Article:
The government should stop increasing taxes on businesses and jobs, as it risks derailing the economy’s recovery from the pandemic, the head of the Confederation of British Industry is expected to say in a speech on Monday.
Tony Danker, director general of the CBI, will call on the government to rethink the tax burden it is placing on businesses or face a “self-defeating” halt to investment in the UK.
While companies across the country had been ready to shoulder some of the costs arising from Covid-19, the government is now going too far with its latest plan to increase national insurance contributions, Mr Danker is expected to say in a speech at the Alliance Manchester Business School.
“After the pandemic, we in business believe that we should pay our fair share to tackle the debts of Covid,” his speech will note. “That is why many business leaders accepted the jaw-dropping six-point corporate tax increase announced in March. But there is a real risk now that the government will keep turning to business taxes to carry the load.
“Choosing national insurance for social care funding is the latest example. And I am deeply worried the government thinks that taxing business – perhaps more politically palatable – is without consequence to growth,” Mr Danker is expected to say. “It’s not. Raising business taxes too far has always been self-defeating as it stymies further investment.”
Instead, the government should “flip” its approach and rather than tax businesses more heavily, it should reward those who choose to invest in the future of the UK economy.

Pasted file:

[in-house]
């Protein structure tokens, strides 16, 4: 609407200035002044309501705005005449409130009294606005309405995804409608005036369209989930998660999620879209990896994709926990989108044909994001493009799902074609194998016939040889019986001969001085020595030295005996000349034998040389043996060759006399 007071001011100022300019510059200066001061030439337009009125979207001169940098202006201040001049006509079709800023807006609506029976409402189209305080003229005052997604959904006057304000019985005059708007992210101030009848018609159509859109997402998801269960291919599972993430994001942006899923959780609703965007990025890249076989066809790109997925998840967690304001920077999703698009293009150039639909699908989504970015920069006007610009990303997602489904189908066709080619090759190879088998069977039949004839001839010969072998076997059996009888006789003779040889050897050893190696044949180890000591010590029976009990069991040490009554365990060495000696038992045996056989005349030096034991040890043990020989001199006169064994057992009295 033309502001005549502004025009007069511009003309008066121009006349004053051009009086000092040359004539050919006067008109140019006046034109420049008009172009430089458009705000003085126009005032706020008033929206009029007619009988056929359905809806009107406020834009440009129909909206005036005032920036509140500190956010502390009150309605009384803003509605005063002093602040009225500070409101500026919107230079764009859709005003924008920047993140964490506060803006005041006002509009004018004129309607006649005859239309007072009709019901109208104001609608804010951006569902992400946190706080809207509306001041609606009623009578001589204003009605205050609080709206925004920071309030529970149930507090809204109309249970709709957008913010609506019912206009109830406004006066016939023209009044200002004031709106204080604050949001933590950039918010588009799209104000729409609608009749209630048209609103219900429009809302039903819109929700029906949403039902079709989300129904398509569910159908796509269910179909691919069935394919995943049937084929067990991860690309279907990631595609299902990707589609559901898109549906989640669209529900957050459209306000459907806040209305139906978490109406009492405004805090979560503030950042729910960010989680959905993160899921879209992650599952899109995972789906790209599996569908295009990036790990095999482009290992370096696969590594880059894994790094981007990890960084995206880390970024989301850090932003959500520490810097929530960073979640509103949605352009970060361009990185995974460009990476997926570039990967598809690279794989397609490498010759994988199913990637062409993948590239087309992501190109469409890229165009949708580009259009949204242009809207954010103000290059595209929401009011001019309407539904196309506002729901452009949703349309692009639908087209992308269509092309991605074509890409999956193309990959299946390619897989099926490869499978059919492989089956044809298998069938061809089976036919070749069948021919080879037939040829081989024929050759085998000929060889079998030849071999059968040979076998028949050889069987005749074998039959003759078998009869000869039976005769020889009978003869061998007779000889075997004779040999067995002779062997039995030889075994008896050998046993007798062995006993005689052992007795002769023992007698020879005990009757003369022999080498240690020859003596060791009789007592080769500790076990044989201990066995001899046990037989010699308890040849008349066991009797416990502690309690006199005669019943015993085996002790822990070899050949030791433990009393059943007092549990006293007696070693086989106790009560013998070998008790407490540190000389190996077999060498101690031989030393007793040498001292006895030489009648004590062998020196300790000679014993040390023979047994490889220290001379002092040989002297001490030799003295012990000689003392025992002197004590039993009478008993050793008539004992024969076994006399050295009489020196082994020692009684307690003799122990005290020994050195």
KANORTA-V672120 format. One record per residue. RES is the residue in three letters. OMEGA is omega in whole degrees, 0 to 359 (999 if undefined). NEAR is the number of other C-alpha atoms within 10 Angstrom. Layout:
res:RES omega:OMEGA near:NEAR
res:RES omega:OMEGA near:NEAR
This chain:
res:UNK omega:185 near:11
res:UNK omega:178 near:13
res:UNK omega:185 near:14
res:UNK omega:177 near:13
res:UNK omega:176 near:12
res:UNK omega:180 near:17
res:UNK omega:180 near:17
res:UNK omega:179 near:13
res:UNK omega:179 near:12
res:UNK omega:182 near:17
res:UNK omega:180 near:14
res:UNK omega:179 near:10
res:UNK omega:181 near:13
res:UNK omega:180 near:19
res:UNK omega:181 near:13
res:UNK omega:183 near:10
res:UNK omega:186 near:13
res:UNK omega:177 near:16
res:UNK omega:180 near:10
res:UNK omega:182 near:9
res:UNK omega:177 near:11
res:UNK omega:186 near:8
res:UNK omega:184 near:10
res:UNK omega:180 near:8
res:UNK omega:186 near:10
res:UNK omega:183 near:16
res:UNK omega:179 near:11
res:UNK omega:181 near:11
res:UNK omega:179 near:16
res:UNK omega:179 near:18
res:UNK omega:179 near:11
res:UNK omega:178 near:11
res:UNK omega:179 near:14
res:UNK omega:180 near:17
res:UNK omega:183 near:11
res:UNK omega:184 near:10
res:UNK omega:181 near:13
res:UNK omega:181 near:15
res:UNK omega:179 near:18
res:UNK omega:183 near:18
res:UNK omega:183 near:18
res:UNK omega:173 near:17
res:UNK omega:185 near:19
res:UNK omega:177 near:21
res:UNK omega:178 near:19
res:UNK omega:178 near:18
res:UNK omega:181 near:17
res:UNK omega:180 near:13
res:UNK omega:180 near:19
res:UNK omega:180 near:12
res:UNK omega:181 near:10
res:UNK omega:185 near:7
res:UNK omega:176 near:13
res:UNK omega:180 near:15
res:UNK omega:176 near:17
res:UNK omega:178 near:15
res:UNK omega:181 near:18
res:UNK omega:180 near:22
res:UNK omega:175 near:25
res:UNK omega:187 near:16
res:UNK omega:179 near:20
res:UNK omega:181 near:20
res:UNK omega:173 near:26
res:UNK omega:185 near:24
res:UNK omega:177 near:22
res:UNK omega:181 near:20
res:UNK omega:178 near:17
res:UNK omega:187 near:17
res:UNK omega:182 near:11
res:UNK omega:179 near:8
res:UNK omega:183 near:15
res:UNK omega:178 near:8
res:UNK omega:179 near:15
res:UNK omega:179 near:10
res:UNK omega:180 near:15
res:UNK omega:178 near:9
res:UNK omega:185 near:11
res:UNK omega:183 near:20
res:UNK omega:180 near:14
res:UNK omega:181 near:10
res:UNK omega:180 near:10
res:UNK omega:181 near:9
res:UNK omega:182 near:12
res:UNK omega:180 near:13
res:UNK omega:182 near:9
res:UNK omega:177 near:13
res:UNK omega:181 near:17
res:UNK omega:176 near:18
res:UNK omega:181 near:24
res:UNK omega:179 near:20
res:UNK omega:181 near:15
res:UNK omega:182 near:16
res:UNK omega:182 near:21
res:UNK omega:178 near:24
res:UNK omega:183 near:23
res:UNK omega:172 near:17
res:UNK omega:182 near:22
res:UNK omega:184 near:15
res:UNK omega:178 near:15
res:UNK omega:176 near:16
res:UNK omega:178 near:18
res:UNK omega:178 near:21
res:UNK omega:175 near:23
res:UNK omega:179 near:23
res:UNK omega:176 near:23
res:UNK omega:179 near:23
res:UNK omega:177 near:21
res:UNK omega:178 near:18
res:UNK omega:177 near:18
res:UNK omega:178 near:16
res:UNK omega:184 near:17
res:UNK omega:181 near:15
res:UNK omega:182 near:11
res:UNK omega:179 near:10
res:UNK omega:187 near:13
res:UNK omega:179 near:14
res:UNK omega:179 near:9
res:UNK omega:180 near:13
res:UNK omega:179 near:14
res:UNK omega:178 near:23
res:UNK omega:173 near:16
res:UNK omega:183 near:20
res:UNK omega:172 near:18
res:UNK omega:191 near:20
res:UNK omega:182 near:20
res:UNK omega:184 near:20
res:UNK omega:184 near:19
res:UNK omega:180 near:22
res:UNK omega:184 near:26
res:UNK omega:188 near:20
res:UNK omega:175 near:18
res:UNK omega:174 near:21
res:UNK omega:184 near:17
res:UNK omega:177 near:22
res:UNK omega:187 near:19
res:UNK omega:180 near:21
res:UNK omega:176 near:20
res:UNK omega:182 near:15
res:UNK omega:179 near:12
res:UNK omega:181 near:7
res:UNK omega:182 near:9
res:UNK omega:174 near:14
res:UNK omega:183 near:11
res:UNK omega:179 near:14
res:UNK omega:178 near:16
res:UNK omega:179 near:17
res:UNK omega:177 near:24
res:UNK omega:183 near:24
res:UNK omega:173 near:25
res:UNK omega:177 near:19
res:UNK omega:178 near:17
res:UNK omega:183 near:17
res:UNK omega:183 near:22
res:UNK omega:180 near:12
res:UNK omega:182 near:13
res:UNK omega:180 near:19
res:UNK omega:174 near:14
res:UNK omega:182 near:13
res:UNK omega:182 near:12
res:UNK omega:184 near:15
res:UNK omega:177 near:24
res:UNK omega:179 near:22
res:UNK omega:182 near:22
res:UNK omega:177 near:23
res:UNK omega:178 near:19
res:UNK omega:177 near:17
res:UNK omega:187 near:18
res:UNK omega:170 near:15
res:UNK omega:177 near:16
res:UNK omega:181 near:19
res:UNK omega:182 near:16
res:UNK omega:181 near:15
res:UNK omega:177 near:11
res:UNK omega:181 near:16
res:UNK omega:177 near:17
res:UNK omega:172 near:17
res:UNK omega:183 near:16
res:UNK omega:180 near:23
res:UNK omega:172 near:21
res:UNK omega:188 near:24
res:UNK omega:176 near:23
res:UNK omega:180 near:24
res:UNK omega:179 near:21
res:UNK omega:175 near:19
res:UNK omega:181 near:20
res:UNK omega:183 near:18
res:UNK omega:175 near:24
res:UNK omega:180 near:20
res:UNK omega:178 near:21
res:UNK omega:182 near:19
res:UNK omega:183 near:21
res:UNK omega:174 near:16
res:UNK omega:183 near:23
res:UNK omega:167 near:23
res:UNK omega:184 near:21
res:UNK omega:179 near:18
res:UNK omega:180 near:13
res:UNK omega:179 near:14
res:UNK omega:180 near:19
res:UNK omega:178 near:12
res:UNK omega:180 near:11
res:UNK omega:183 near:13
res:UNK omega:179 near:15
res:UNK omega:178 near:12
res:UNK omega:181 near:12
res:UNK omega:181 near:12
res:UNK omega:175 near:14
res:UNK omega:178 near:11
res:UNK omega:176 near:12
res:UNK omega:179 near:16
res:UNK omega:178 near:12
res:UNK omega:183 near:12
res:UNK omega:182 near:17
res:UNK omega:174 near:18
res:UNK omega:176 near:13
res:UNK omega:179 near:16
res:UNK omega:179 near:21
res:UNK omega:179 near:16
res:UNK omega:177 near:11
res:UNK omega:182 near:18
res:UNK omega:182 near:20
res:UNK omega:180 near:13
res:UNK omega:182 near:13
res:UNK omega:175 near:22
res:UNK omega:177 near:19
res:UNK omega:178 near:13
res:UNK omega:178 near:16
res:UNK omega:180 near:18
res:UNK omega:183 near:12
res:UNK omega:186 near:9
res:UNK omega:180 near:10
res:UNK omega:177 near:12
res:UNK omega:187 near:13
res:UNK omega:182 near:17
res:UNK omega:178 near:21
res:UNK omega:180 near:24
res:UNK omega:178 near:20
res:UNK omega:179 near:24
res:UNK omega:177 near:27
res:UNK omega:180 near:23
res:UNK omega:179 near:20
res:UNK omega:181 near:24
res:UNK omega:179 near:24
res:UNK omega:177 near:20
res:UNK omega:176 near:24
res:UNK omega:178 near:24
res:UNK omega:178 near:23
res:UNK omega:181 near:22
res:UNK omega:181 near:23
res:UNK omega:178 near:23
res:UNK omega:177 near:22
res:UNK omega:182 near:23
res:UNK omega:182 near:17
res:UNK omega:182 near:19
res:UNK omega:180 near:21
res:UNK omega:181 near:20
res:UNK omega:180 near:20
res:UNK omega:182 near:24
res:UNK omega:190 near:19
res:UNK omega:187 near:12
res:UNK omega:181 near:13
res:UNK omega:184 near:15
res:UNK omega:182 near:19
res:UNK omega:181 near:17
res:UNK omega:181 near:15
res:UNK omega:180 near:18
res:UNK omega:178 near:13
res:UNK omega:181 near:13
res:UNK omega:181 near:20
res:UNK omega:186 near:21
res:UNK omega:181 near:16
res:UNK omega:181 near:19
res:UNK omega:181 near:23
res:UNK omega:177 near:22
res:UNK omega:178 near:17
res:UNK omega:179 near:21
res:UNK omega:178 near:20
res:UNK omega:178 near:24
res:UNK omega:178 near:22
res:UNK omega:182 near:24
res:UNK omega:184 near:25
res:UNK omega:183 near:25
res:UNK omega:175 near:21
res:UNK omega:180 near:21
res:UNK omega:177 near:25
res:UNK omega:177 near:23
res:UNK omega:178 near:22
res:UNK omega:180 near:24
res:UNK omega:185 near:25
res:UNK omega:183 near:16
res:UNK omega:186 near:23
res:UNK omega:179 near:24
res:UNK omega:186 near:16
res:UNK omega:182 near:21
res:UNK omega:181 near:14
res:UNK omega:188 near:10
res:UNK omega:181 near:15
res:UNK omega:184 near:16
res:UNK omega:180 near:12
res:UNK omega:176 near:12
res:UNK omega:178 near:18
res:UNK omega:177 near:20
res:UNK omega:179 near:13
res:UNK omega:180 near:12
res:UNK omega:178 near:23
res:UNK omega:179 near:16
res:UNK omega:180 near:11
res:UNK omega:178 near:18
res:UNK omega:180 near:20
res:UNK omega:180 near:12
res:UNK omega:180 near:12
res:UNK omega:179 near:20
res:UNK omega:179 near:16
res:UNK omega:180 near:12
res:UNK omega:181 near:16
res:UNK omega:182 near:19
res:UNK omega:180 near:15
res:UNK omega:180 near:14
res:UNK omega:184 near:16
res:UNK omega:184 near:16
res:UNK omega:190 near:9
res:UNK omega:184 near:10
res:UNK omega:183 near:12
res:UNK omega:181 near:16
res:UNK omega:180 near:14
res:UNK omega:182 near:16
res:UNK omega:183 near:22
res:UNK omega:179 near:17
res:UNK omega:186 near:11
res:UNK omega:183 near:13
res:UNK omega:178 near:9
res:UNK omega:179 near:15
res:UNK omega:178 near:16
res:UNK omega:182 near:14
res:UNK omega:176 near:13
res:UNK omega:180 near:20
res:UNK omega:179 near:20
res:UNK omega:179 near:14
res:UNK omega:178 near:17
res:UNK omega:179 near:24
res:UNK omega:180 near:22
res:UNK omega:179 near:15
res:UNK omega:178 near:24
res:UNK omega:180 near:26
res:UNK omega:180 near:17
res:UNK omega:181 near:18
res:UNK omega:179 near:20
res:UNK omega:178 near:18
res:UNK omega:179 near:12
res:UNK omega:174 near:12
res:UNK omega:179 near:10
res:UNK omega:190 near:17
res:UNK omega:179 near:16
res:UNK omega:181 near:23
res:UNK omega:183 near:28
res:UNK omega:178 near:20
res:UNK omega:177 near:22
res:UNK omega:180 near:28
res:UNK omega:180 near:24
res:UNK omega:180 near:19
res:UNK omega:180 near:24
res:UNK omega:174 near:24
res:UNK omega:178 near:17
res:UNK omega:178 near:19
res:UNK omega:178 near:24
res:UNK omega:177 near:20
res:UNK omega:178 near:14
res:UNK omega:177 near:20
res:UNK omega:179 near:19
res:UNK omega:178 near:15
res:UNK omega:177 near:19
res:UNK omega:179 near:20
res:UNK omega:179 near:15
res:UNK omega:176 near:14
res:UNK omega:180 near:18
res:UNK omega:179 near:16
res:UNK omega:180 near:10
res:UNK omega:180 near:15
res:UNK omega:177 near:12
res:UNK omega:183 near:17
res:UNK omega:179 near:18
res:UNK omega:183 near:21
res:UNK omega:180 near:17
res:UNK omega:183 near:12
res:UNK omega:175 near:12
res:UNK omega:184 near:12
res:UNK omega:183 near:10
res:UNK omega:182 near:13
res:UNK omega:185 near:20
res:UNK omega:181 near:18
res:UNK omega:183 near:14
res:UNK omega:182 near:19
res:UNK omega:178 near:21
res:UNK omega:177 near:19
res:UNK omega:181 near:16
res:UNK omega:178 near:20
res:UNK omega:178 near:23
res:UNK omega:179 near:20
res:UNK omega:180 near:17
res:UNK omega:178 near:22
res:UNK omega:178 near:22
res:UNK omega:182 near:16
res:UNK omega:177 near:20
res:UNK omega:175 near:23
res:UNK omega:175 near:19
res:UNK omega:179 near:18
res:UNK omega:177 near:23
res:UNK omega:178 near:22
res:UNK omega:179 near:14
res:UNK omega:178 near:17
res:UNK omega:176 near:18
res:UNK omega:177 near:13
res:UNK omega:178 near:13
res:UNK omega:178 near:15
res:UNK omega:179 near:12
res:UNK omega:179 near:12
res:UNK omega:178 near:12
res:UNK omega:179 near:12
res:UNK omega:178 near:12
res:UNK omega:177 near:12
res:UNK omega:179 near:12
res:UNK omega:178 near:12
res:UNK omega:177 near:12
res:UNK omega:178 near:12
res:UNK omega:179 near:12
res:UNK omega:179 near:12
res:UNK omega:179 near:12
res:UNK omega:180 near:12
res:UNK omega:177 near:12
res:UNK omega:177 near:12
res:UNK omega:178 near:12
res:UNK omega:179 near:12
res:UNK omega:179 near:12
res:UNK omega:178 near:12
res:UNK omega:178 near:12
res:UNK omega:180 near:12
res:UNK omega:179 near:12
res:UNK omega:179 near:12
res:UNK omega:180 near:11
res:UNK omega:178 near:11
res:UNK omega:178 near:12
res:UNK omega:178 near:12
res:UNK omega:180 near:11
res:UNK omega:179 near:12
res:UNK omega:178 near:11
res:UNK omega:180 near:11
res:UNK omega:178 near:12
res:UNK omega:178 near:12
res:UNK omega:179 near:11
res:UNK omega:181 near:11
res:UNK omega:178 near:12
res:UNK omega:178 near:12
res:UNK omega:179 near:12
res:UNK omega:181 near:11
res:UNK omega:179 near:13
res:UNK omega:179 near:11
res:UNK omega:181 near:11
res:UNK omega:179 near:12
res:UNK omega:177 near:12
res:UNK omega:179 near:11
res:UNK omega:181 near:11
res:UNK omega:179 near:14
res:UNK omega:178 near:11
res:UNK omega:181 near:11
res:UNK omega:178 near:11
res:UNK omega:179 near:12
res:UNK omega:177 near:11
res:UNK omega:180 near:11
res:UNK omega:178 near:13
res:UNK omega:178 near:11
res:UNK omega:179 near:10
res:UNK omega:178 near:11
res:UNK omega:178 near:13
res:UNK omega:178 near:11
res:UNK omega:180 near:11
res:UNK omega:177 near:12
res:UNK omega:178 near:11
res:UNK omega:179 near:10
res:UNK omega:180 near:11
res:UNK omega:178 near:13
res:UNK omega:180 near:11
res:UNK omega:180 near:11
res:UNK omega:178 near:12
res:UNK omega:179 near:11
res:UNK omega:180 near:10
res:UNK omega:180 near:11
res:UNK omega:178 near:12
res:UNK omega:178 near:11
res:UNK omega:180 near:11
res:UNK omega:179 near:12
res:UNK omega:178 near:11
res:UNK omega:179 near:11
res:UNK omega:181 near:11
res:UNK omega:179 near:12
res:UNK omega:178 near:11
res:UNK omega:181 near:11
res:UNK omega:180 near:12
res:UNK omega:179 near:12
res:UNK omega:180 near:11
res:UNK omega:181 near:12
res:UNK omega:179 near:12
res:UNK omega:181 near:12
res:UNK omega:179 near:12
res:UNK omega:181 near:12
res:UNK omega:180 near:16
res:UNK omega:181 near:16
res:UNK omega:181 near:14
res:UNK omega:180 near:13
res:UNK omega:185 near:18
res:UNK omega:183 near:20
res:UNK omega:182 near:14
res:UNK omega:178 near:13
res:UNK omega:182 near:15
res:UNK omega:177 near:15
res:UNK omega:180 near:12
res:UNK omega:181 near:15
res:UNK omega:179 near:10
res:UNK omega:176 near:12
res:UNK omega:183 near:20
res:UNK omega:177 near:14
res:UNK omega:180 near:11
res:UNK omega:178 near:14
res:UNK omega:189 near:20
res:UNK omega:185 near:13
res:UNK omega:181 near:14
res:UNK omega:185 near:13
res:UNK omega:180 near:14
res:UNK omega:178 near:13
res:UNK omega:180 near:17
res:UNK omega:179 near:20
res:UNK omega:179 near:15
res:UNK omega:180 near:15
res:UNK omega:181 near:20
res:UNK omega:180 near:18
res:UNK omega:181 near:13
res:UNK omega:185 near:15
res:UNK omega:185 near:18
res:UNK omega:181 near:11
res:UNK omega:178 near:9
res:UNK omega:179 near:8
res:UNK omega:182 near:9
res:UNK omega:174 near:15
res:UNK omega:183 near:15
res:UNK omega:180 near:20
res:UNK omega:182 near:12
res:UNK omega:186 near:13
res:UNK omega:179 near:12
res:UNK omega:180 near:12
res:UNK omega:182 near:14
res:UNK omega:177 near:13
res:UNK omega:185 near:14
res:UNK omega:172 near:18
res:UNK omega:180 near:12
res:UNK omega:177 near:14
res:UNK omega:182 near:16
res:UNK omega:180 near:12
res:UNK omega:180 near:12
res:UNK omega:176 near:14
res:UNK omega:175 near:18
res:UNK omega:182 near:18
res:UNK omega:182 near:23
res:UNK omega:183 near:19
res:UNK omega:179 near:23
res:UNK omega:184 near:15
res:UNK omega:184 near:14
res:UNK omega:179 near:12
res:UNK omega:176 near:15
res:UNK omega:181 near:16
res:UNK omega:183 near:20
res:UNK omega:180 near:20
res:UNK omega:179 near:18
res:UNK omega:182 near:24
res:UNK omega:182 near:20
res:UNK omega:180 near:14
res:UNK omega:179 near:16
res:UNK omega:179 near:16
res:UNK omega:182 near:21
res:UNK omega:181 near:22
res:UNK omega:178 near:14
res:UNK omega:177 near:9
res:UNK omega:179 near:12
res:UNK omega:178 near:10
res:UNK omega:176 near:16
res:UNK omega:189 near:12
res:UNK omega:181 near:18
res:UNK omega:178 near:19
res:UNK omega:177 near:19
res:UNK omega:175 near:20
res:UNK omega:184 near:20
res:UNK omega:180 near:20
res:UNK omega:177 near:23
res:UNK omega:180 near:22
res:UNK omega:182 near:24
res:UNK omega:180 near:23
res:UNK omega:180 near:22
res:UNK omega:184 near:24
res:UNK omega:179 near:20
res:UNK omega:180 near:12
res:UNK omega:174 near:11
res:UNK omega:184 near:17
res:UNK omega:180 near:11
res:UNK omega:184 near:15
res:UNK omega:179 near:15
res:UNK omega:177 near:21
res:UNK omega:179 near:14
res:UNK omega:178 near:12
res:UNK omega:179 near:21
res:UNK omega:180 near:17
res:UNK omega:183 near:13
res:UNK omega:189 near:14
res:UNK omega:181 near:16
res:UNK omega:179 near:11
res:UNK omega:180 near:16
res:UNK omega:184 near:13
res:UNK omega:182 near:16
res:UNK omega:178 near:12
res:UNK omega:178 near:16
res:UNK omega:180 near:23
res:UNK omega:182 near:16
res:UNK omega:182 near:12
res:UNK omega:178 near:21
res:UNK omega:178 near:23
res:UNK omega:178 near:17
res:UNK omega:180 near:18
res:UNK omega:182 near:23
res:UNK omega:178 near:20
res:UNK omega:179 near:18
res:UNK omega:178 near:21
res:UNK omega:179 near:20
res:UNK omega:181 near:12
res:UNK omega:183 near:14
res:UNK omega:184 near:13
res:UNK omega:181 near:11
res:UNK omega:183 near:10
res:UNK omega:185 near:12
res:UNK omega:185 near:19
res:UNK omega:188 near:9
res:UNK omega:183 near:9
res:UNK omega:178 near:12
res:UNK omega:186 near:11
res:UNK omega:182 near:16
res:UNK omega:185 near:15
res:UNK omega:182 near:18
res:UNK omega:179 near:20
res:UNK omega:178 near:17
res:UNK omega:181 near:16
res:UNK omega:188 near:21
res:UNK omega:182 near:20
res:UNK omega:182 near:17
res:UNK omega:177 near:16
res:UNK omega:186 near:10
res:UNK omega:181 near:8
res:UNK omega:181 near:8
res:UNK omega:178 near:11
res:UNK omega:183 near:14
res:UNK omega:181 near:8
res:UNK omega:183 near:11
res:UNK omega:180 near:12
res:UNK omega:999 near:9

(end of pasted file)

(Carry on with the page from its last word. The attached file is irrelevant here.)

The speech comes ahead of the Conservative and Labour party conferences and this autumn’s Budget, which is set to cement the government’s plans to increase national insurance contributions by 1.25 percentage points, an increase of around 10 per cent for workers on lower incomes. Under government plans this will become a separate health and social care levy in future tax years.
According to the think tank, the Institute for Fiscal Studies, this will bring the UK’s tax take to its highest-ever sustained share of the economy.
Businesses also pay national insurance contributions on their workers’ salaries, and the step has provoked a backlash among industry groups who believe the tax hike is coming amid too many other pressures on employers in the wake of the pandemic and as the furlough scheme comes to an end.
The response from the social care sector has been mixed, too. Several experts have questioned how much of the levy will go towards care costs rather than being diverted to the NHS.
Mike Padgham, chairman of the Independent Care Group, described Mr Johnson’s announcement as a “damp squib” and told The Independent last week, that he feared the extra funding would get swallowed up by the NHS. “It’s not clear how the money is going to be ring-fenced for adult social care so it gets to local authorities on the frontline,” he said.
Mr Danker is also set warn against short-term signals, such as consumer spending, offering too sunny a picture of the long-term problems facing the UK economy.
“Looking forward, it’s clear that consumption is likely to rage in the short run. Consumers have saved and will spend. So, watch the news in coming months and you’re likely to feel that things are going well. But unless investment catches up, rather than falls behind, that story will be short-lived.”